Just under a year ago, my niece Diane bought a new house in Christchurch. While doing work in the garden, she found a stone that she thought was potentially interesting. She showed it to me when I was visiting her and I recognised it as jasper. The stone was in a rough condition. It was far from smooth, and running through the middle was a brittle and pitted silica band. The photos below are of the stone after it was washed and allowed to dry:
I thought that tumbling it would at least bring out the colour, so I offered to take it away to work on it.
What is jasper? Jasper is a well-known red stone found on many beaches in New Zealand, especially in the South Island. I have found it on beaches like Birdlings Flat in Canterbury, and at Riverton and Gemstone Beach in Southland. It tends to stand out amongst other stones because of its deep red colour:
I once found a rock in a track on the farm I grew up on, The Mains near Waikaka. When trying to identify it, I thought first of all that it was chert but it turned out to be jasper (Minerals.net states that “when Jasper is dull and lacking interesting colors or patterns, it is not Jasper but rather Chert”). I eventually broke it up, with difficulty – to put it technically, jasper “fractures conchoidally” (like flint – Geology.com points out that jasper, chert and flint are very similar, all being varieties of opaque microcrystalline quartz). When polished, the pieces of the rock I found had a very glossy, almost waxy, quality.
I later discovered that jasper is very common around the Waikaka area, being part of the gold-bearing quartz gravels of the area – see the Tumblestone Posts “Jasper Stones and Petrified Wood, Shepherd’s Creek, Waikaka” and “Waikaka’s Auriferous (Gold-Containing) Quartz Gravels“.
In Riverton, outside the museum Te Hikoi, a number of rocks from Southland are on display. One of them is a large piece of rounded jasper. Inside the museum, a number of smaller jasper stones are displayed, including a dark green one.
When I recently visited Jack Geerlings in Winton, who has an extensive collection of stones and rocks from southern New Zealand, I noticed he had a number of pieces of jasper (see photos below). He had collected some from the Coromandel Peninsula, in the North Island, and generously gave me a piece. Outside his shed, where he had a number of rocks and boulders on display, a rock of red and green jasper can be seen. And inside his shed, he showed me a polished stone of orbicular jasper. In her book “Collecting Rocks, Gems and Minerals” (3rd edition, 2016), Patti Polk has an extensive section on different types of jasper. On pages 121 and 122, in her entry on orbicular jasper, she states: “Orbicular jasper is generally a type of highly silicified rhyolite or tuff that has quartz and feldspar crystallized into radical aggregates of needle-like crystals that form orbicular ir spherical structures.” The photos below include page 122 from her book, illustrating some of the variants of orbicular jasper.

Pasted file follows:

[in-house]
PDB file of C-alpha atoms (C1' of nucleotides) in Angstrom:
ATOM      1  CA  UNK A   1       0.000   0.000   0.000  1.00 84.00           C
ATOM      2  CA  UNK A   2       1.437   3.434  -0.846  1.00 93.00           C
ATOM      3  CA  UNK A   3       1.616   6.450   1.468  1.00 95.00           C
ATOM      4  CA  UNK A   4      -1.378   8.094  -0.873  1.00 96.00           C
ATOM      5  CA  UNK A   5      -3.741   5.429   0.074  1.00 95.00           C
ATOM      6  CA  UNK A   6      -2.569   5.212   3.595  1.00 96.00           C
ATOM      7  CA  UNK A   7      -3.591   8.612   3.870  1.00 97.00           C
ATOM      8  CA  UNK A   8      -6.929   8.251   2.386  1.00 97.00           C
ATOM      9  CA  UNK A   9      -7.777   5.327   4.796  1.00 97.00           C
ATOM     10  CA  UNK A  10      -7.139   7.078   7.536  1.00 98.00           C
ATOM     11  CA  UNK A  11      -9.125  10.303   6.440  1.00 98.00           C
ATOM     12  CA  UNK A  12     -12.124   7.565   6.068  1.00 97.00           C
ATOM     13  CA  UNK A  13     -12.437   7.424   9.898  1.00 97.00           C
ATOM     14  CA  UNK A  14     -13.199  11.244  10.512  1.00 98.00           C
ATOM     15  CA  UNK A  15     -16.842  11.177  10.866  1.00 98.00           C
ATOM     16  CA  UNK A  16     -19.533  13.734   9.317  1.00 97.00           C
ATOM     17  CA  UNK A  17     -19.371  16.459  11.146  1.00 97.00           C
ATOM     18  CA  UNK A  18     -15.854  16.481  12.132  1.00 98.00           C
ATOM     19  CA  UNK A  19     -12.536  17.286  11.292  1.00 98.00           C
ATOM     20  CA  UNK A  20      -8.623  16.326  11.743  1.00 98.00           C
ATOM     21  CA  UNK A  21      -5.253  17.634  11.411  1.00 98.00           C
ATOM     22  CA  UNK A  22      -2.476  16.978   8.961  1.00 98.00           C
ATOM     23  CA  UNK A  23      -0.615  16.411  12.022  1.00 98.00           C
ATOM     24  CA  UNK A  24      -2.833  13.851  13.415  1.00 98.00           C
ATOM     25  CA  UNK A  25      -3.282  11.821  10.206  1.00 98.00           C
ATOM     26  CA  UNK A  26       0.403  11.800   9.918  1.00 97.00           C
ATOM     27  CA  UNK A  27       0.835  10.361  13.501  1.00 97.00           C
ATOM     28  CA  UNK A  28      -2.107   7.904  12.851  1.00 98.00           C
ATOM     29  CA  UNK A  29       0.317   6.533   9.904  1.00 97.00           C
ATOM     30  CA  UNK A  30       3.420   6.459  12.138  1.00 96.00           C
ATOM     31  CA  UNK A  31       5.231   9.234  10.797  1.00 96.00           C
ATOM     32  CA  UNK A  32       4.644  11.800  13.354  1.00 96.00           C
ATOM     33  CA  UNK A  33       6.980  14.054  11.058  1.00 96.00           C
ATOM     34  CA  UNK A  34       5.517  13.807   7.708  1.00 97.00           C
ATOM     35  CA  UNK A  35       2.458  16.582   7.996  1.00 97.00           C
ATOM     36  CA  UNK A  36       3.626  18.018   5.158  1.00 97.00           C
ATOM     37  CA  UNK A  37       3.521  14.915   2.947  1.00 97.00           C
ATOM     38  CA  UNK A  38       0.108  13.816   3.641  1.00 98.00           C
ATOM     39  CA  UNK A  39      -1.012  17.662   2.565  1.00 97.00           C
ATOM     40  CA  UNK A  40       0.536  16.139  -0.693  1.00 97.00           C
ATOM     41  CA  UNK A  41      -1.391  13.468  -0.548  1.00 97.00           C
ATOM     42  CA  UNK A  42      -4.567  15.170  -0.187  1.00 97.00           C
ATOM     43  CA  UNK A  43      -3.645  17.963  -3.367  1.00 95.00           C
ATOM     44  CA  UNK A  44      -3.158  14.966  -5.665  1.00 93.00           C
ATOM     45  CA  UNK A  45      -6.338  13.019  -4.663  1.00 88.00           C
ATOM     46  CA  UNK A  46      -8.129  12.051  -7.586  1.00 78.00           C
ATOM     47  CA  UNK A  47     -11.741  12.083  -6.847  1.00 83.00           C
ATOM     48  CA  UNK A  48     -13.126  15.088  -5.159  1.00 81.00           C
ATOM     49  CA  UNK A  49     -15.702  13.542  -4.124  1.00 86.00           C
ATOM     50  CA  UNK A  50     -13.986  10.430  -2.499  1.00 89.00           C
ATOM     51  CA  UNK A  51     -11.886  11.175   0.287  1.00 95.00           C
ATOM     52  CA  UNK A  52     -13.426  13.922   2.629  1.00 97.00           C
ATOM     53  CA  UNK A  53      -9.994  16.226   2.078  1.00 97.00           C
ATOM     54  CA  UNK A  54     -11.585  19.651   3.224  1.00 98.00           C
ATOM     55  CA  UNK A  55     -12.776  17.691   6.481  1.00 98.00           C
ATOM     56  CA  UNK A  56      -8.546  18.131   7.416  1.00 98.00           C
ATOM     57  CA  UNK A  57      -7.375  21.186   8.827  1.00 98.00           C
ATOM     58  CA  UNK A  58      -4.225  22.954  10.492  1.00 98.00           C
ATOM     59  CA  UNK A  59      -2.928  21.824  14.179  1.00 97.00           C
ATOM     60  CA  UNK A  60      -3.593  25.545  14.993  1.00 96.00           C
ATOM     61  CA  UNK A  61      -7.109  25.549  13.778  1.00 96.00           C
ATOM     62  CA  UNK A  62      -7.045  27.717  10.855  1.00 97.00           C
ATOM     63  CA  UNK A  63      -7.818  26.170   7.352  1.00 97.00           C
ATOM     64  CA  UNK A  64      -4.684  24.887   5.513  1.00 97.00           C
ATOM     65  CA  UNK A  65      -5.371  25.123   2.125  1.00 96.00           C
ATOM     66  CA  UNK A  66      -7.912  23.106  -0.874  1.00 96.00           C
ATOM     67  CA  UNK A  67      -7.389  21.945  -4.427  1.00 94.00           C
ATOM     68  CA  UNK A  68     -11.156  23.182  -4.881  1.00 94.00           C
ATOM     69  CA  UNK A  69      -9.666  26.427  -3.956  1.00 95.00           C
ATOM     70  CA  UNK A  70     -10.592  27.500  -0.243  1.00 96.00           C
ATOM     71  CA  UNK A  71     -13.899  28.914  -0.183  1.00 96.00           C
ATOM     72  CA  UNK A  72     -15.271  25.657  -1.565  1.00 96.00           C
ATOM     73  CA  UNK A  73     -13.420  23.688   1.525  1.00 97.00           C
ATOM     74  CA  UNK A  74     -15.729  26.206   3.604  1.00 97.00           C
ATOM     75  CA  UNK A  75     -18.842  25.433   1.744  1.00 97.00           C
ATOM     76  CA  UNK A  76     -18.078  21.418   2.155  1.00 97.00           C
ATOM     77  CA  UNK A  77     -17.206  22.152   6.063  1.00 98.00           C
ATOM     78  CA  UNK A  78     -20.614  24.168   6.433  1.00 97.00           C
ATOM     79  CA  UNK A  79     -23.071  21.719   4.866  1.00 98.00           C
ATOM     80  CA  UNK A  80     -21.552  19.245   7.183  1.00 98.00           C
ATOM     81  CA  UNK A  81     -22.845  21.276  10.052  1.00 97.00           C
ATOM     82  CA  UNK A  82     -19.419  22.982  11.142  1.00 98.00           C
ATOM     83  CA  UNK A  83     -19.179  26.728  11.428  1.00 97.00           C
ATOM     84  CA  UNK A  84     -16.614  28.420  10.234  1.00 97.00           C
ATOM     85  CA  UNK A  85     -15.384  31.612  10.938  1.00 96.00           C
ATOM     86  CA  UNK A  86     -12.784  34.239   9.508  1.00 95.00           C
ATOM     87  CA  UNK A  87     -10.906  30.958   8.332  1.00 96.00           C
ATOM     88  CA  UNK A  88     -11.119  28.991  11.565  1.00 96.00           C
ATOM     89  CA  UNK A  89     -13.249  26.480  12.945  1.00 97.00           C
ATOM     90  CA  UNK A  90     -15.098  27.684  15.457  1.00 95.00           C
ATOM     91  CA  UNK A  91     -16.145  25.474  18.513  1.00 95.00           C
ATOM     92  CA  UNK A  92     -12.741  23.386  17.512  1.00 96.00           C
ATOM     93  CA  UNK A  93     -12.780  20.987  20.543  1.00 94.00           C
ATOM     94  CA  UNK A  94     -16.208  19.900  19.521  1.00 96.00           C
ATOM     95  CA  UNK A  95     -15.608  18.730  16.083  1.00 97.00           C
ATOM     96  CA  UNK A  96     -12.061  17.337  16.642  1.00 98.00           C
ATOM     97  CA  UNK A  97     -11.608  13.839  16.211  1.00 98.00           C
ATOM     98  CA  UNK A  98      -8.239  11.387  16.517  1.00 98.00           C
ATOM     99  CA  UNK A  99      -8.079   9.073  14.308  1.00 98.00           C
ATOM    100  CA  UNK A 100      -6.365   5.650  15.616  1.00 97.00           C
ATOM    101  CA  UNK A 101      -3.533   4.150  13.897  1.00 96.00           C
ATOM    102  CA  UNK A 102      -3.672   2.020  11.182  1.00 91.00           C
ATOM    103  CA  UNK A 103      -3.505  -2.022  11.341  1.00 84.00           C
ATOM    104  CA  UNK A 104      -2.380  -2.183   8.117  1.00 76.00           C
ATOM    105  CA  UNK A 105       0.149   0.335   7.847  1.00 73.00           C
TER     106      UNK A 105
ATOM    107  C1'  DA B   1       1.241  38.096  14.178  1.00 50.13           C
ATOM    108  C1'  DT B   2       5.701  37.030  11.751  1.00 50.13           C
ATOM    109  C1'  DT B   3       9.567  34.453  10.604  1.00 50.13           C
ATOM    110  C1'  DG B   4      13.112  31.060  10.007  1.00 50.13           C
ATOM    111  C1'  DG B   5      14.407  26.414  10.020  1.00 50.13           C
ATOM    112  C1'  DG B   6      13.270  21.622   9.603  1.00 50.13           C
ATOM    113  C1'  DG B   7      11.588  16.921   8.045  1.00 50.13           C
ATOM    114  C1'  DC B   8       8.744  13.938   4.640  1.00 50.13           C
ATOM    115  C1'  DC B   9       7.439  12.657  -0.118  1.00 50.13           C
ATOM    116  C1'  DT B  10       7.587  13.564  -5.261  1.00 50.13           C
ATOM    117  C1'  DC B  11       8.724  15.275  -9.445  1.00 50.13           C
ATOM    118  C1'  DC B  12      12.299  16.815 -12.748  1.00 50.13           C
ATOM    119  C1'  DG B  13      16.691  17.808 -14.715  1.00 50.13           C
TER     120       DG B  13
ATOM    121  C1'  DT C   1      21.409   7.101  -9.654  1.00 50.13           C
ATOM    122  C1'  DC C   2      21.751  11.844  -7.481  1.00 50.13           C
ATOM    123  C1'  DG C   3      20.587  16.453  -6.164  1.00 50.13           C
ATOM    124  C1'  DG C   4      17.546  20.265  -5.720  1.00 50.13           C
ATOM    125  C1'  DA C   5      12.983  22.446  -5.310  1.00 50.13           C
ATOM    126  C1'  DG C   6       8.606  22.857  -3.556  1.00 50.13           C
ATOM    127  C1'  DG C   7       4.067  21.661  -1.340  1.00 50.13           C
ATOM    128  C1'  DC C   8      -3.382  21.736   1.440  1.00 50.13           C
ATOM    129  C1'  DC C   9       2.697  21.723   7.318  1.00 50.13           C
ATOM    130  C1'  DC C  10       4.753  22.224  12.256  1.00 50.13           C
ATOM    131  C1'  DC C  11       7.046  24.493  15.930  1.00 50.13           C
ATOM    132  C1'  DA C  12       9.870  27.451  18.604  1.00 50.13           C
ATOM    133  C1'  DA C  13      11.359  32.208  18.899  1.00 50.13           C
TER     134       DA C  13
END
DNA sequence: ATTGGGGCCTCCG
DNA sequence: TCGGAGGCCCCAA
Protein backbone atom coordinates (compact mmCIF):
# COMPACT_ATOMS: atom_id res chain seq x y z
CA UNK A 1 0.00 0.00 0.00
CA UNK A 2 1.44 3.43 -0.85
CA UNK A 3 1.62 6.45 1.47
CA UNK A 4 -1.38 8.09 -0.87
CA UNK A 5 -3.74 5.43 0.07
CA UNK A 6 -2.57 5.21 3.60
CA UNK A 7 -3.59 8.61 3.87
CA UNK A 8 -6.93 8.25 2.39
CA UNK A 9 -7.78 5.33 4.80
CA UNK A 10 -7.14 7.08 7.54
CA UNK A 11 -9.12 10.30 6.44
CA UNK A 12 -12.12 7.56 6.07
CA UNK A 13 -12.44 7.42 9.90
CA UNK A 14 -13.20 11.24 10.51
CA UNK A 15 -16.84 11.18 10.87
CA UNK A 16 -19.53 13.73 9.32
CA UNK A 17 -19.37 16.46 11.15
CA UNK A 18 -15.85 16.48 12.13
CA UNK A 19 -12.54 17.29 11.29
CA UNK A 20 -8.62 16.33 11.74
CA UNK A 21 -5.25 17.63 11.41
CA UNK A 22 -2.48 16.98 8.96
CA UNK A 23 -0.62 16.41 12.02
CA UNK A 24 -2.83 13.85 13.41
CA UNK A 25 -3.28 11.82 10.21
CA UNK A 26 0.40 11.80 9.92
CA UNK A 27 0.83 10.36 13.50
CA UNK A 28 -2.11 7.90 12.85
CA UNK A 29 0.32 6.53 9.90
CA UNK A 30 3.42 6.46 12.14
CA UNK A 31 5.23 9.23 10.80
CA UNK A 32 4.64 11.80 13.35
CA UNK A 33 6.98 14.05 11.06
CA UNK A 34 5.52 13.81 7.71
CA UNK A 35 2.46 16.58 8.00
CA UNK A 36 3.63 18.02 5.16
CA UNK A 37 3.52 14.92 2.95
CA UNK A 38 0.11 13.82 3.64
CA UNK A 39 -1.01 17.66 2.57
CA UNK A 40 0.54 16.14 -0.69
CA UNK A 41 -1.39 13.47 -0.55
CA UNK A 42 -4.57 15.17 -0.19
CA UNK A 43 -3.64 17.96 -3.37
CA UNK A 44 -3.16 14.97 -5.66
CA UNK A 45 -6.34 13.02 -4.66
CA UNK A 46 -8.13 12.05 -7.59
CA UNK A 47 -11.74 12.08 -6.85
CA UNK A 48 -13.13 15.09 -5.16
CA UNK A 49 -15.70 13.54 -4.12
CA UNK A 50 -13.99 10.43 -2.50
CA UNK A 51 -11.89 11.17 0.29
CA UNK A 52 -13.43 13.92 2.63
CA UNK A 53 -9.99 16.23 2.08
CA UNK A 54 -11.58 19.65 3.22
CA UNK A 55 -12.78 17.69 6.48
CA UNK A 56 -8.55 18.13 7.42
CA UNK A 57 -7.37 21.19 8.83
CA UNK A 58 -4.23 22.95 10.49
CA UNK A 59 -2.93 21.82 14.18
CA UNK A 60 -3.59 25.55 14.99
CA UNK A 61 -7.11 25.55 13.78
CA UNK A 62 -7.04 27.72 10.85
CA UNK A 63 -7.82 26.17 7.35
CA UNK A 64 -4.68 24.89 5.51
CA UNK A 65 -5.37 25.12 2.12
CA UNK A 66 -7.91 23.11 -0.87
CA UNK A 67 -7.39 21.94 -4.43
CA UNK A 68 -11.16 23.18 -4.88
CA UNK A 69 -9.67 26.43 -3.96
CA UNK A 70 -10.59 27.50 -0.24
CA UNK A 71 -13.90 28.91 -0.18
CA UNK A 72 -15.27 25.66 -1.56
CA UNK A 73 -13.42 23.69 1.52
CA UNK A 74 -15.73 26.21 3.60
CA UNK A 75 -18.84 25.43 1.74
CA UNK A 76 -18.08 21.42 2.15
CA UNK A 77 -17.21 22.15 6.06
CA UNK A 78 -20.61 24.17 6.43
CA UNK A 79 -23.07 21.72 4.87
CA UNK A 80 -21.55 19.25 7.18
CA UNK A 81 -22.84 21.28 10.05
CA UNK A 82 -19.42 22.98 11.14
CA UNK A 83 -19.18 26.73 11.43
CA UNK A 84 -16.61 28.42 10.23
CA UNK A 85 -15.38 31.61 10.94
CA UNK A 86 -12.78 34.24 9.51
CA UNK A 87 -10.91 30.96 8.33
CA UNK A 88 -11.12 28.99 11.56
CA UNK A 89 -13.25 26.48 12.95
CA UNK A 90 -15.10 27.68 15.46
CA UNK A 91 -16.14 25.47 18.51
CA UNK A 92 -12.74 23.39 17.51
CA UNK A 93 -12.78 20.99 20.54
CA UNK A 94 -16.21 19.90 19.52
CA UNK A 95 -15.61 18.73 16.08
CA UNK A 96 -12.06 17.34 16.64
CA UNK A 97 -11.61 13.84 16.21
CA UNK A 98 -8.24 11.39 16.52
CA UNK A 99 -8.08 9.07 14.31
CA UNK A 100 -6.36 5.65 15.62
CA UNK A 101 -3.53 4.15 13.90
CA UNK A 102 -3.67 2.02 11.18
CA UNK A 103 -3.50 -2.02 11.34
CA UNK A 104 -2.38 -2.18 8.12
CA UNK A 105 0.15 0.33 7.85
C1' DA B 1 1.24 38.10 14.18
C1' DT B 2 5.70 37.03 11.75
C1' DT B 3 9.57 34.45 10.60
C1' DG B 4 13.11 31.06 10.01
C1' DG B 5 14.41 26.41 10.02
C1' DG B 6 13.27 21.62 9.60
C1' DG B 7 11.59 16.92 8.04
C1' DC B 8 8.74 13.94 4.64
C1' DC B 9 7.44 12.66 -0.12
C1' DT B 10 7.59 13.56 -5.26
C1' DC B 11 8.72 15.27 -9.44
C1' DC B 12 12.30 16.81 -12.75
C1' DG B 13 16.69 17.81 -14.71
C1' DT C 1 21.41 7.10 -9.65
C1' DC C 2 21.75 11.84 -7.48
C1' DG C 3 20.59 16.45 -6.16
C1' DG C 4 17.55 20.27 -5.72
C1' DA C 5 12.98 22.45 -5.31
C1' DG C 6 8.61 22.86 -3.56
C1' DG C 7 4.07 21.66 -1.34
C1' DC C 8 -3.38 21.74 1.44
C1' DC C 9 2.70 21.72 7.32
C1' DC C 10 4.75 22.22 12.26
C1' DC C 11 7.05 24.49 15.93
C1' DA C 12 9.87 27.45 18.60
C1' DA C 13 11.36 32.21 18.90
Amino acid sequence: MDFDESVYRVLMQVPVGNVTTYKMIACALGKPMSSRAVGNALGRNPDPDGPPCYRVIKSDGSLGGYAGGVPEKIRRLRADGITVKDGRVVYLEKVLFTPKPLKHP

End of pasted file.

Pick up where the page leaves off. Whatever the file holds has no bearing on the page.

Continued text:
To find out more about jasper, I consulted one of my books, “The Illustrated Guide to Rocks and Minerals” (2015) by John Farndon. On page 204, he notes that jasper is a red, green or yellow variety of chalcedony. Chalcedony arises when quartz crystals forms at low temperatures in volcanic cavities. The crystals can be so small that they are visible only when magnified, which is the meaning of the term “cryptocrystalline”. The general name for cryptocrystalline quartz (also called “microcrystalline”) is chalcedony, which comes in a vast array of colours and patterns. As Farndon notes, it includes blood-red carnelian, wine-red jasper, brown-banded agate, green-moss agate, apple-green chrysoprase, and black and white onyx. The colour depends on what minerals seep into the rock. The presence of iron causes the red colour in jasper. In fact, jasper is often referred to as a coloured form of opaque agate, agate being one of the major types of chalcedony (see, for example, the wikipedia entry on chalcedony).
Mindat.org has a lot of photos of different variations of jasper. Below are also photos of some different types of jasper, with the one on the right showing rough and tumbled stones.
To get back to Diane’s jasper stone: After tumbling for just over a week (9 days and 19 hours, to be precise) in 220 silicon carbide grit (along with other stones), followed by five and a half hours tumbling in water and sunlight soap, the stone’s colours emerged much more clearly. Nevertheless, it was still rough in places, with the middle band of silica especially pitted:
However, the stone showed promise. I next tumbled it in 320 silicon carbide grit for another week (seven days and one hour to be exact), followed by 21 hours in sunlight soap. There was a small improvement in the surface condition of the stone, though of course the pits in the middle silica band were too deep to erode away:
I next tumbled the stone in pre-polish tin oxide for five days, followed by a 21 hour soap tumble. Then it spent nearly 12 days in pro-polish tin oxide, finally spending just over four days in a borax burnishing tumble. Unfortunately, these stages seemed to bring out various lines of weakness in the stone, and it failed to take a polish. I didn’t think that further tumbling would improve it:
While I found this disappointing, it is not unusual for some jasper. Many of the jasper stones found on the beach have a chip out of them or some kind of crack. There is often a brittleness in jasper that gives rise to this.
At least Diane now has a much cleaner and more colourful stone.